As per the latest judgement made by the upper tribunal, HMRC lost in its appeal against the football referees engaged by professional game match officials limited (PGMOL). It is proved in the court of law that the referees are engaged under services contract and was not employed by the organisation. The upper tribunal upheld the same decision which was previously taken by the First Tier Tribunal (FTT) on 6th May 2018.
This judgement really put HMRC on the backseat and questions have been pointed out on taxman’s interpretation of mutuality of obligation and on its flawed CEST tool, which proves to be a failure in identifying the employment status of a worker- whether the worker is falling inside or outside the scope of IR35 or off-payroll.
What was HMRC’S stand?
HMRC stated that the referees engaged by PGMOL should be considered as their employees and they should pay the amount of £584,000 as taxes for the period between 2014 and 2016.
In the first tier tribunal 2018, HMRC was defeated on the grounds as there was insufficient mutuality of obligation between PGMOL & the referees engaged by them. Appealing against this decision “Akash Nawbatt QC”, a representative from HMRC argued that whether any such contract is there and whether it contains any obligation of giving services personally, which was later rejected by Justice Zacaroli.
Judgement by Justice Zacaroli and Judge Thomas Scott
Justic Zacaroli and Judge Thomas Scott announced the judgement and said that there is insufficient mutuality of obligation between PGMOL & the referees on the basis of the following facts:
- Contract between PGMOL and referees ended with the referee’s match report submission after the final whistle.
- Justice Zacaroli also stated that there is no measurement of referee’s performance or no sanction has been imposed after the end of the contract clearly states that there was insufficient control.
- He also added that the decision taken by the first tier tribunal was correct and the referees were under the contract for services and not engaged with PGMOL as employees.
- Justice Zacaroli turned down the arguments made by HMRC and told them that the imposition of contract is enough to satisfy mutuality of obligation.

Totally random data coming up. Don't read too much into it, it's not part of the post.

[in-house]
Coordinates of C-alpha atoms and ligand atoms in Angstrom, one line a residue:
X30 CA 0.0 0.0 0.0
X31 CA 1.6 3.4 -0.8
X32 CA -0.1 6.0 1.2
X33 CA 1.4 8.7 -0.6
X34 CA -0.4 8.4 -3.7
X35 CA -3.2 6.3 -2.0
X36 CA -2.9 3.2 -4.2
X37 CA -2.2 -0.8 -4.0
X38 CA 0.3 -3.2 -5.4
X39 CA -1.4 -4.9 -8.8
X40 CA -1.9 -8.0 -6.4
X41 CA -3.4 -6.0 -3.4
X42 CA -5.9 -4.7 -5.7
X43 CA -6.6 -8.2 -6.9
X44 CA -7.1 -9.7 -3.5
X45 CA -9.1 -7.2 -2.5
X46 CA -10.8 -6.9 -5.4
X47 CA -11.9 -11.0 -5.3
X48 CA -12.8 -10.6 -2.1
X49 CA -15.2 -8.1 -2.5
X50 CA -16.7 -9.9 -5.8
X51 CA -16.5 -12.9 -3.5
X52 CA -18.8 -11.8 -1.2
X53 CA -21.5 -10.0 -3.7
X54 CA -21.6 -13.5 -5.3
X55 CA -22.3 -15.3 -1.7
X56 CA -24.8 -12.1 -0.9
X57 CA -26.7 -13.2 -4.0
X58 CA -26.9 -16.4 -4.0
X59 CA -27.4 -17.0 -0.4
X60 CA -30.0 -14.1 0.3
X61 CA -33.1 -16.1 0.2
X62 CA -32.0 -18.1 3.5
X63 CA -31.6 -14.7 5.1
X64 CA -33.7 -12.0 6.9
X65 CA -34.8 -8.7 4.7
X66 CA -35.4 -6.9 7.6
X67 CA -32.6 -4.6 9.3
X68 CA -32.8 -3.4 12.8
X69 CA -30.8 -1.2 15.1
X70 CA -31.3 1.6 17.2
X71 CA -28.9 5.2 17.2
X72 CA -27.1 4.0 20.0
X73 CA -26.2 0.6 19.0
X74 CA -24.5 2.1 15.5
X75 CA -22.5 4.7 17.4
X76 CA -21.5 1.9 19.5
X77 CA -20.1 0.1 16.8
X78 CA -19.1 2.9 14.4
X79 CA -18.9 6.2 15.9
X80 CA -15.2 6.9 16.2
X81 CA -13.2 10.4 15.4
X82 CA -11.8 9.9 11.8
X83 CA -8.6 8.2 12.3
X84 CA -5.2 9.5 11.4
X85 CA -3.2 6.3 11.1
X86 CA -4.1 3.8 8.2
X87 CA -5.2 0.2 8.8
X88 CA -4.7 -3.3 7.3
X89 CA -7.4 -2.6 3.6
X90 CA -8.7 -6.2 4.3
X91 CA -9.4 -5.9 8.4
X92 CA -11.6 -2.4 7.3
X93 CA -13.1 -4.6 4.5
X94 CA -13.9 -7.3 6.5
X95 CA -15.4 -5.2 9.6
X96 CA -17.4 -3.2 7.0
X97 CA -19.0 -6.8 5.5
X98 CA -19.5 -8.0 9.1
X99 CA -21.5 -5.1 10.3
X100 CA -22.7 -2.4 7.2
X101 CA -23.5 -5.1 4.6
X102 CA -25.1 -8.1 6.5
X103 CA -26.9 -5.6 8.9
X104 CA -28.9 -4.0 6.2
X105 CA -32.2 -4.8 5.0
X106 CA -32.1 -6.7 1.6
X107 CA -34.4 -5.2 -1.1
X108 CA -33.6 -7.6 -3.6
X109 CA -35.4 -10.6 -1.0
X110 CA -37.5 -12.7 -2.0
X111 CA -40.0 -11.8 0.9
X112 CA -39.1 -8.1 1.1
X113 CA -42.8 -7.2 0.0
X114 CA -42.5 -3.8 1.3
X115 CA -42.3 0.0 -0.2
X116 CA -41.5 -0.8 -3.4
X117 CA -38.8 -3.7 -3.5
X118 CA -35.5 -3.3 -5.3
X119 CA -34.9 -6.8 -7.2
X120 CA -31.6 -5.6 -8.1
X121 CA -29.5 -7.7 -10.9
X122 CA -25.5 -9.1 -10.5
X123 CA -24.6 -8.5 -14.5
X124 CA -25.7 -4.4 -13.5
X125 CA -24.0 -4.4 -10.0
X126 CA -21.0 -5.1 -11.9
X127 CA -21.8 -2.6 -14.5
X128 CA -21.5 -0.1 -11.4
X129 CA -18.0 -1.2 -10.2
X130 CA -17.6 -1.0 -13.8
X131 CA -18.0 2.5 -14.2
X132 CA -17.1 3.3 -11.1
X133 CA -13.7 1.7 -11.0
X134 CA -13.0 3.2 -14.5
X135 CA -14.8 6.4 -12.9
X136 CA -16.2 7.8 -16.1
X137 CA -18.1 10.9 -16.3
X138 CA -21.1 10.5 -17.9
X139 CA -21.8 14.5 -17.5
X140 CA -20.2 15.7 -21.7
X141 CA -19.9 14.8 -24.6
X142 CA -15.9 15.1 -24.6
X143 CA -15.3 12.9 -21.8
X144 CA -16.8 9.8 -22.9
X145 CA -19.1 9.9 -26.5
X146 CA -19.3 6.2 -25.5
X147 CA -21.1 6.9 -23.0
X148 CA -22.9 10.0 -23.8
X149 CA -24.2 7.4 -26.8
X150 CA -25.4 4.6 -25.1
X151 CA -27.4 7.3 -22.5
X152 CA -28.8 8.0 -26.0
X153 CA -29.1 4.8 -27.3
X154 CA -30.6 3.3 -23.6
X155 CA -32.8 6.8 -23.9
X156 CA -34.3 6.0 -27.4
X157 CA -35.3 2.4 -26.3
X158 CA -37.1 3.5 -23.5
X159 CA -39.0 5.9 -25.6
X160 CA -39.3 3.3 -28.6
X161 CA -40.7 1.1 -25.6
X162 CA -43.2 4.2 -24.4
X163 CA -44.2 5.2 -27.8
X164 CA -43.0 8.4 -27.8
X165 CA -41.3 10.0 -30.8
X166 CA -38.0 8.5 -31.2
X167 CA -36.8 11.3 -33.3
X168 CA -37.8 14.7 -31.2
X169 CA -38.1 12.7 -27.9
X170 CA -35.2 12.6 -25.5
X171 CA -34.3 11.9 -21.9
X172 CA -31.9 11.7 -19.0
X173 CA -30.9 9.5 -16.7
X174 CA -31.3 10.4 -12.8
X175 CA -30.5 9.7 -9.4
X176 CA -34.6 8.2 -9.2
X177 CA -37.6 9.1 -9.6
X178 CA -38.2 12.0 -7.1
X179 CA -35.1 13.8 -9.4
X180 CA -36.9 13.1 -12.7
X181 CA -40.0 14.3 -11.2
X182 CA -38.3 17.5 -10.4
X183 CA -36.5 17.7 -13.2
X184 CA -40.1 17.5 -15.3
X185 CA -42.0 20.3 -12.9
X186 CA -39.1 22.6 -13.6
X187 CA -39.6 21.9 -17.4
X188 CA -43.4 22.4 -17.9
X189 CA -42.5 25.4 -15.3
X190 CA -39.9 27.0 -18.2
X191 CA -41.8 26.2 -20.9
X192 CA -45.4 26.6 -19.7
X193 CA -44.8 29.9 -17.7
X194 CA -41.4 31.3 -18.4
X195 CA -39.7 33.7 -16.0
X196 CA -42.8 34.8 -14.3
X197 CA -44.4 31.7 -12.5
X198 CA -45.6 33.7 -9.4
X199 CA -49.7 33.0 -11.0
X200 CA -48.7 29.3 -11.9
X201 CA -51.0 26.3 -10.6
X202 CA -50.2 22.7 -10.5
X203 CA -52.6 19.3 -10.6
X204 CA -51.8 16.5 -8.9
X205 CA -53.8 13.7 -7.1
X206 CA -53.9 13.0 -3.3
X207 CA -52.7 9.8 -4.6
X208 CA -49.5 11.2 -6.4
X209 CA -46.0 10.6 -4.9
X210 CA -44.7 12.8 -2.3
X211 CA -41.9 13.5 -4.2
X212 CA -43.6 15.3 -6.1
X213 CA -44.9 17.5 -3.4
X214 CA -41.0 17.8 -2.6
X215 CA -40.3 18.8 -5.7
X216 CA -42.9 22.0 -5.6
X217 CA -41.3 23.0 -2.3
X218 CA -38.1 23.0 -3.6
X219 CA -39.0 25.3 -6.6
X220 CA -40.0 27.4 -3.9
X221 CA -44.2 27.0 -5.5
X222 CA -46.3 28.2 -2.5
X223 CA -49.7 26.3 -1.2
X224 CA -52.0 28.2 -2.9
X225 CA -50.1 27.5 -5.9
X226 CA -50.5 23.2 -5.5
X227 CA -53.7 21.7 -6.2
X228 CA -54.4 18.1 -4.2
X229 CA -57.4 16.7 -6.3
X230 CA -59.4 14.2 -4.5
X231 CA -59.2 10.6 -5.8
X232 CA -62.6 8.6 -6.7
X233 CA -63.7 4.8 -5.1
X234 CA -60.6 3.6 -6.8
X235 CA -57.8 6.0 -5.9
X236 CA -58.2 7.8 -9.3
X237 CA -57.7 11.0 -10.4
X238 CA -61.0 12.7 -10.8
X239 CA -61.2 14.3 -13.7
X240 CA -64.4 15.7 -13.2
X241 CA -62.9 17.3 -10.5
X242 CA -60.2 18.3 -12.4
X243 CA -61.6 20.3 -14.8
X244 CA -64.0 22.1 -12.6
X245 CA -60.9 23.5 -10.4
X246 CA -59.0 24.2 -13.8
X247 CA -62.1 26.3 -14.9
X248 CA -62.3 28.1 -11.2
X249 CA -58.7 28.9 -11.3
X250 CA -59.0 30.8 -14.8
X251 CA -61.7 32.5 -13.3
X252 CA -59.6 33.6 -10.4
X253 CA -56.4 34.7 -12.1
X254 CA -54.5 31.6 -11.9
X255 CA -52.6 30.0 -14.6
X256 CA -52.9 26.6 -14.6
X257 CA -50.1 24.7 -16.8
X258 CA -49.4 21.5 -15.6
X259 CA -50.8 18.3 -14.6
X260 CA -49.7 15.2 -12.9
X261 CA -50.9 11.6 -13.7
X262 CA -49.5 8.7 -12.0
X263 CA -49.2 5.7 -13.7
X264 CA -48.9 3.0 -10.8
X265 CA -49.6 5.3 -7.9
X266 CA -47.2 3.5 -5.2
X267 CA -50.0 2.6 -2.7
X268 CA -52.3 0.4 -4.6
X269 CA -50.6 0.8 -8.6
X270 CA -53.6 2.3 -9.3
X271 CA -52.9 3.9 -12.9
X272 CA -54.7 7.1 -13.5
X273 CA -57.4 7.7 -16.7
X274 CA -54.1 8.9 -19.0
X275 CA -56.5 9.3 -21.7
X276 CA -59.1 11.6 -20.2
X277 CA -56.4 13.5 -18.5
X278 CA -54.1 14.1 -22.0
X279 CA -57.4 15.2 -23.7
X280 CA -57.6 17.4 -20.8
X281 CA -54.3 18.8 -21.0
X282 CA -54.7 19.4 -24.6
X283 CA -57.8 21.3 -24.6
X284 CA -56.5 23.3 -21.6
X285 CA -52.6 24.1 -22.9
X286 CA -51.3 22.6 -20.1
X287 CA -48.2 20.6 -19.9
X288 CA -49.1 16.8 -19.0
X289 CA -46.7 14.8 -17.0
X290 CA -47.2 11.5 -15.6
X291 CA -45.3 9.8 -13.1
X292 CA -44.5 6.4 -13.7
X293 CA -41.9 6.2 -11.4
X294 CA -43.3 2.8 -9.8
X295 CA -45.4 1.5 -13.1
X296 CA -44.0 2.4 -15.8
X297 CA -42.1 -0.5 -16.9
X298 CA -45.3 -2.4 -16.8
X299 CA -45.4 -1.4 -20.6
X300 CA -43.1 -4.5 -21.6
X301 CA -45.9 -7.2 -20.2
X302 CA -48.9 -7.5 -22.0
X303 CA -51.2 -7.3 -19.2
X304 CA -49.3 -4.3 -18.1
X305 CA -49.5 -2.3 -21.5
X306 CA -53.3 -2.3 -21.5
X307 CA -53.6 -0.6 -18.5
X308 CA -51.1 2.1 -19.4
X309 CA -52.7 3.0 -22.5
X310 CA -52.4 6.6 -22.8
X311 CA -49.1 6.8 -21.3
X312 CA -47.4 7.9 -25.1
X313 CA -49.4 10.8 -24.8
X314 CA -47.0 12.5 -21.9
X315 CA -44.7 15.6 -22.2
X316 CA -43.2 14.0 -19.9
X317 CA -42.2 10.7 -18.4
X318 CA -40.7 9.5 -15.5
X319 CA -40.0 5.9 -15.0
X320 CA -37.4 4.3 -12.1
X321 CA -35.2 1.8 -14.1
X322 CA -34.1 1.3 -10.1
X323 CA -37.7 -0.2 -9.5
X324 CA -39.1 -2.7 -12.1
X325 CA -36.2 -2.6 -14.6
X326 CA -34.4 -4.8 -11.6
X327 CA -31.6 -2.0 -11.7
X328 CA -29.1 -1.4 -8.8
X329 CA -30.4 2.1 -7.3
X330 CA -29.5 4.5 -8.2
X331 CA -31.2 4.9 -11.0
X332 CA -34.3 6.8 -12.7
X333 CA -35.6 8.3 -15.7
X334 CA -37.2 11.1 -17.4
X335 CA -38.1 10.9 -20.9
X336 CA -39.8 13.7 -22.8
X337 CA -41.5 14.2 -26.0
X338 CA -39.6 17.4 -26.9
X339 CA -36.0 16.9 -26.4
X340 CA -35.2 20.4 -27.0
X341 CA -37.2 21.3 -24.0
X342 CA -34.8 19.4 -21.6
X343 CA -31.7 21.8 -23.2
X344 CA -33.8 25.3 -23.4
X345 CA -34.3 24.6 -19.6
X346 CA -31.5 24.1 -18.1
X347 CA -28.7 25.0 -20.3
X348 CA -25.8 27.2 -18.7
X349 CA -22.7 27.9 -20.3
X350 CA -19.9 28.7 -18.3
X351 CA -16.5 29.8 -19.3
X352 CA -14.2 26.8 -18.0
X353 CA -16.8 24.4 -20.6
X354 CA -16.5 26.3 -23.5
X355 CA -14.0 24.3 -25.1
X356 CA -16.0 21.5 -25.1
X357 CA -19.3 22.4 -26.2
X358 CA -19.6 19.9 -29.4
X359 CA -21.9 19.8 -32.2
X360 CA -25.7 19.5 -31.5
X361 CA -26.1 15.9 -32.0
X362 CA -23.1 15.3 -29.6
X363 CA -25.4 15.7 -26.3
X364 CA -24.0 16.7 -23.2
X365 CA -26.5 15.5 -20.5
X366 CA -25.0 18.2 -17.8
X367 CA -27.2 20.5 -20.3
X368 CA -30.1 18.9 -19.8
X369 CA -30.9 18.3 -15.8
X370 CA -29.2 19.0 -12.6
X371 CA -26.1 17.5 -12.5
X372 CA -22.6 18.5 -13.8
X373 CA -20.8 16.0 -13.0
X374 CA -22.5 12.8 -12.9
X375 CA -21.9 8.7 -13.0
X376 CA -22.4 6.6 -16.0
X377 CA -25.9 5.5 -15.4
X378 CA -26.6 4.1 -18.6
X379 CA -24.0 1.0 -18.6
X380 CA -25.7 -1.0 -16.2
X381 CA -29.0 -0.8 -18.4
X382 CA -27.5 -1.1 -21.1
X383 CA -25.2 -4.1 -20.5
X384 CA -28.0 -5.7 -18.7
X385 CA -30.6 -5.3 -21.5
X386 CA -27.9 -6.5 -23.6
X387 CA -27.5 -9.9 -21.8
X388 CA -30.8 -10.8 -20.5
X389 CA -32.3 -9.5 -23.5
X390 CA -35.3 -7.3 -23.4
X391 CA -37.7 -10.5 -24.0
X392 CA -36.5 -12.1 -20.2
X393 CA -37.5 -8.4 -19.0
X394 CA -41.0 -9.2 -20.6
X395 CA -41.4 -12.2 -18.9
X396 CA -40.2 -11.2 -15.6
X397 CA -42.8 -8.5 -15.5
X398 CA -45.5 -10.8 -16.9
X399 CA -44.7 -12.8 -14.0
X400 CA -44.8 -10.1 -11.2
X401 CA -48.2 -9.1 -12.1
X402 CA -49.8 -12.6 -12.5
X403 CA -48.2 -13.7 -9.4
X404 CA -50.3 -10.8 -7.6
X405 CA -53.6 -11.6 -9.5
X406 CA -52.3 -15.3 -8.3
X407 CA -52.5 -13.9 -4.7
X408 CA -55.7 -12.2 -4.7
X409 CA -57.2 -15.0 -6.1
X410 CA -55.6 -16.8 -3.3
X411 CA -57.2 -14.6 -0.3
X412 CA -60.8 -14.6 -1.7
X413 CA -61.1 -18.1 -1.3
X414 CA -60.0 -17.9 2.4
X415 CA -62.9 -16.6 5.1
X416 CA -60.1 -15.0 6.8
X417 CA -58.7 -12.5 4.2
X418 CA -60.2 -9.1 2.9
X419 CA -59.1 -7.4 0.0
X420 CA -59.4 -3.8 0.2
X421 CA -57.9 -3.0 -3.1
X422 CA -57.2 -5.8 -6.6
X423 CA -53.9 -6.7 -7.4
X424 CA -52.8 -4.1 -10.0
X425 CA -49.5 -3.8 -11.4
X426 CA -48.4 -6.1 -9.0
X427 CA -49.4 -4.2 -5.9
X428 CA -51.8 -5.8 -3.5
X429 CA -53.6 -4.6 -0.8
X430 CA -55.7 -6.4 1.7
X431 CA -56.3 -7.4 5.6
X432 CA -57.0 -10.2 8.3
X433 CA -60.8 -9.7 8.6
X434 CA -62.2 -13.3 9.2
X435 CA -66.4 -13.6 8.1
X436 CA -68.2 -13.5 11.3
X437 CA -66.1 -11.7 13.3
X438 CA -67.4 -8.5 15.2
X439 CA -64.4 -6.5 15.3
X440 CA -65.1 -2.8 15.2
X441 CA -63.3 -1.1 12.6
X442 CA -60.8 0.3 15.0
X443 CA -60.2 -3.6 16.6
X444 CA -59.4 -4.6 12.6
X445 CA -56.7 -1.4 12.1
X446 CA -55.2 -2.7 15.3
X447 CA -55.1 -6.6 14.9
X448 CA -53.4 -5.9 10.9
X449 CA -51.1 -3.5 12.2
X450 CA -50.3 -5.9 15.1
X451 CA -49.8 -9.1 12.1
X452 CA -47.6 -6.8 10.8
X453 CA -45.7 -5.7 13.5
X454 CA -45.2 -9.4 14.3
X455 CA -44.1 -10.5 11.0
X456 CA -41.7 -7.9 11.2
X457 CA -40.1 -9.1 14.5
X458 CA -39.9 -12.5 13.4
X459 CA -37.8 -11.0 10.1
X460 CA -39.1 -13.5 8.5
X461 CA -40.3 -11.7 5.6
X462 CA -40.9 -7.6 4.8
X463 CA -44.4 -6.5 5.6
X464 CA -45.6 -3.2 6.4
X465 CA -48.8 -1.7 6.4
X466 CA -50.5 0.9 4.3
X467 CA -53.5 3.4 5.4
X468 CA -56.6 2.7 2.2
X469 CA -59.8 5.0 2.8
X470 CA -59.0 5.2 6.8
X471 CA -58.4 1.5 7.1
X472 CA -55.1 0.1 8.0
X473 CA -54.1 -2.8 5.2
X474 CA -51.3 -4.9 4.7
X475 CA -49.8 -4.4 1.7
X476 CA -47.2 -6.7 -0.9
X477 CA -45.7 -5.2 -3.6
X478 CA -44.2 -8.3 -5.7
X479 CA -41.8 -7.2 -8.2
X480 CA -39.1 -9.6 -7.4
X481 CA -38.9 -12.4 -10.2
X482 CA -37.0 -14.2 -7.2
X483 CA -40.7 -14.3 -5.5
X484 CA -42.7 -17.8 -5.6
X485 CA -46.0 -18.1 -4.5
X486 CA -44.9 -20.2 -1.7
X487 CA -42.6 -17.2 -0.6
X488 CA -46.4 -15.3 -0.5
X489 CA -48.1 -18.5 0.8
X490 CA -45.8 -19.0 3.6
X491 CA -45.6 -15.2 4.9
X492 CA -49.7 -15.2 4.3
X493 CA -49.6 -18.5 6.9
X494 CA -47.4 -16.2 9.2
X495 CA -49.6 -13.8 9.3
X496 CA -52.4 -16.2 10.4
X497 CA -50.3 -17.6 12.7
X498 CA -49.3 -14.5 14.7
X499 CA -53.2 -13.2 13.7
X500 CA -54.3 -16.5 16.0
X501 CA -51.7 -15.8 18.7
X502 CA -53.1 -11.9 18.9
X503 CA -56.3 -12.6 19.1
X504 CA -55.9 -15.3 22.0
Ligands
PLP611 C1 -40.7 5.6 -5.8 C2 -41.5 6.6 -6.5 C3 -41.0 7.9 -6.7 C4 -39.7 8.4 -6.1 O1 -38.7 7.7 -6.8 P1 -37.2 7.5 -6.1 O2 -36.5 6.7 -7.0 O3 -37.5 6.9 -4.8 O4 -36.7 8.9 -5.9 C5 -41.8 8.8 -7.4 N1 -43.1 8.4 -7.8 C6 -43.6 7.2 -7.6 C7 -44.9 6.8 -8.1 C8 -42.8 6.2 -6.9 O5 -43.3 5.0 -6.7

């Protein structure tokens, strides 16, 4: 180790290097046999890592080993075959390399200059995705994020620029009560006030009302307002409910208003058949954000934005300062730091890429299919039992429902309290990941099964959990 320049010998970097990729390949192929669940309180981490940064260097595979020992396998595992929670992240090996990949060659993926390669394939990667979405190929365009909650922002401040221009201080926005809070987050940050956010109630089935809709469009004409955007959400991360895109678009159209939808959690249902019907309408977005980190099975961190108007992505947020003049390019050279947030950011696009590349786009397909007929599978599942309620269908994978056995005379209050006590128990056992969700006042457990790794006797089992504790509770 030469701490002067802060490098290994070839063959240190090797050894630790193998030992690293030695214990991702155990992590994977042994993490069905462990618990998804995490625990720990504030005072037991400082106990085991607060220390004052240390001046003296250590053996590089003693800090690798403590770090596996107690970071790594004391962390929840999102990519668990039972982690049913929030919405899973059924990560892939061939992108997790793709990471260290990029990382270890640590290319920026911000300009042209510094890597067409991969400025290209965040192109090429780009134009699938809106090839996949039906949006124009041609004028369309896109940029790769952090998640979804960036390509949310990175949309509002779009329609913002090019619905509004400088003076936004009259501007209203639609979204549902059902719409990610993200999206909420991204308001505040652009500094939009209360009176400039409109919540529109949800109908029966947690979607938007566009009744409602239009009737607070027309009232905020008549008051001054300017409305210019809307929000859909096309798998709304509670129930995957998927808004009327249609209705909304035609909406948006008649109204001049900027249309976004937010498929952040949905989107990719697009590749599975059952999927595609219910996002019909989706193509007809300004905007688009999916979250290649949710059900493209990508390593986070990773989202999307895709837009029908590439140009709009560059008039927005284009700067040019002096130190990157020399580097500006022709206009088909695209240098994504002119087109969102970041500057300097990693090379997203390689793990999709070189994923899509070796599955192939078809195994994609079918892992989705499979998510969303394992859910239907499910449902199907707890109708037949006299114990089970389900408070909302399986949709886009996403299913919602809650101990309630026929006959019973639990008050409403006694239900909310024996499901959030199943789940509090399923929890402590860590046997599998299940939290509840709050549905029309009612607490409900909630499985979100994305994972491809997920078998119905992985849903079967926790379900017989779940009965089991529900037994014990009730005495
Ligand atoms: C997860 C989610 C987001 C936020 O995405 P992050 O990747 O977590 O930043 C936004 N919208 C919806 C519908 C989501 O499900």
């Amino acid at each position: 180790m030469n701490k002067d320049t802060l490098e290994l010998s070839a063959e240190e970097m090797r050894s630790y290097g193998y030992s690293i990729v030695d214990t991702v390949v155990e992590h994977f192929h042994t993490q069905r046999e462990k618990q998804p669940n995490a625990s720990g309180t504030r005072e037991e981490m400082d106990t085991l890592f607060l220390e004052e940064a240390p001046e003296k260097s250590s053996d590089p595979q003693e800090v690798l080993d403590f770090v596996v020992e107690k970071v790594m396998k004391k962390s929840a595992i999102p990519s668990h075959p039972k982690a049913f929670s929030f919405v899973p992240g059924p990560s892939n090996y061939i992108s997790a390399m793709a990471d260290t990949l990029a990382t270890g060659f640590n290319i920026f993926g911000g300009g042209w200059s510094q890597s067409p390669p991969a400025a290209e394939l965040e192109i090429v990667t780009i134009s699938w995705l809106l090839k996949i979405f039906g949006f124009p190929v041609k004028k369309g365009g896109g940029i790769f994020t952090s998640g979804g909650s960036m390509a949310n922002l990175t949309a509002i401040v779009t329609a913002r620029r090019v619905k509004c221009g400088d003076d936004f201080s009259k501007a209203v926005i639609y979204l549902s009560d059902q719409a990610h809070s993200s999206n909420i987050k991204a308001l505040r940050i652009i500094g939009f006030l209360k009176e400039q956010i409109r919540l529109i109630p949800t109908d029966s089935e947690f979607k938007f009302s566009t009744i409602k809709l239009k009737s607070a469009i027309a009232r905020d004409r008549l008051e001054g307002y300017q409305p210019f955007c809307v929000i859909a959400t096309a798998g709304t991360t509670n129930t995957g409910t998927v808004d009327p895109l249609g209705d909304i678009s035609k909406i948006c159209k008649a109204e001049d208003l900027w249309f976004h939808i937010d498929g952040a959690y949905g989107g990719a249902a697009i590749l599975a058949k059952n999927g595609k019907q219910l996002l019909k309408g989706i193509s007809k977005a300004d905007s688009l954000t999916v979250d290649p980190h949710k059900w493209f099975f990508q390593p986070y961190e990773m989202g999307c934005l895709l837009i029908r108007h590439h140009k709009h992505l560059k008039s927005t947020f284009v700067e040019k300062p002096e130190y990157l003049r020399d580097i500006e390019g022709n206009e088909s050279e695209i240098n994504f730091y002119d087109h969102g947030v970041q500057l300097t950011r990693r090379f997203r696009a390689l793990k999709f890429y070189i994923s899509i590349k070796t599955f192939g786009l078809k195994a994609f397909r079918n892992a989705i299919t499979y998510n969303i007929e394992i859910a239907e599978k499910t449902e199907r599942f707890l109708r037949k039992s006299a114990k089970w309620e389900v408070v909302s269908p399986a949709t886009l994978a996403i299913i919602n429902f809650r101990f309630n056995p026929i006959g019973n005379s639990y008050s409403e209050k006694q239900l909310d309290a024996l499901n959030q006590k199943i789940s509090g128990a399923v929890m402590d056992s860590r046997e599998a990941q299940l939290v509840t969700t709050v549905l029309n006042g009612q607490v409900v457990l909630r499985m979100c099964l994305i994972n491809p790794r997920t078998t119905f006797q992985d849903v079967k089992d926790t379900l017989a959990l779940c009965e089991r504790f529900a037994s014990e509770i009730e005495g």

- He also said that the worker is not under any obligation to do the work and PGMOL also not under any obligation to make any work available.
Justice Zacaroli concluded that the work related “Mutuality of obligation” exist in the following circumstances –
- When any work is performed under obligation and obligation is done personally.
- When obligation exist throughout the contract period.
- When an obligation is made on behalf of the employee to provide work or in alternative or some form of consideration made by the employer in the work absence.
- He also added that it is insufficient to constitute an employment contract if the employer is only obligatory to pay for the work when it is actually done.
What CEO of Contractor Calculator “Dave Chaplin” Says?
HMRC’s stand on mutuality of obligation faces criticism from many quarters. Statements made by CEO of contractor calculator “Dave Chaplin” are as follows:
- Both HMRC and treasury communicate their stand on mutuality of obligation many times in such a way that it is to be believed as the law but they cannot create new law. They are like everyone else and need to follow the case law laid down in the courts.
- He said that HMRC should now accept their defeat and starts working on updating of its CEST tool as well as its guidance and make both align with the law. CEST tool, introduced by HMRC to identify the employment status is unable to produce correct results and requires updating.
- He also said that this case is proved to be the key case for all those self-employed workers and very important for those who are currently under HMRC’s attack in IR35 reforms.
- He also commented that we all are seeing that many firms are following the advices and guidelines published by HMRC and they are wrongly classifying contractors as “employed for tax purposes” even when there is insufficient mutuality of obligation. It is the time to revisit those assessments.
- Dave Chaplin concluded by saying that it is a game over for HMRC’s misrepresentation of the law on subject of Mutuality of obligation. With CEST tool, HMRC tried to override the law but they are exposed now.
HMRC has confirmed that they will appeal against the findings in the Court of Appeal. But for now, the decision made by the upper tribunal is a major overhaul for HMRC’s CEST tool and solidifies the position of mutuality of obligation in law. In our opinion, HMRC should simply accept defeat and make amendments to the flawed CEST tool, which a number of companies are trusting on to assess their contractor workforce.
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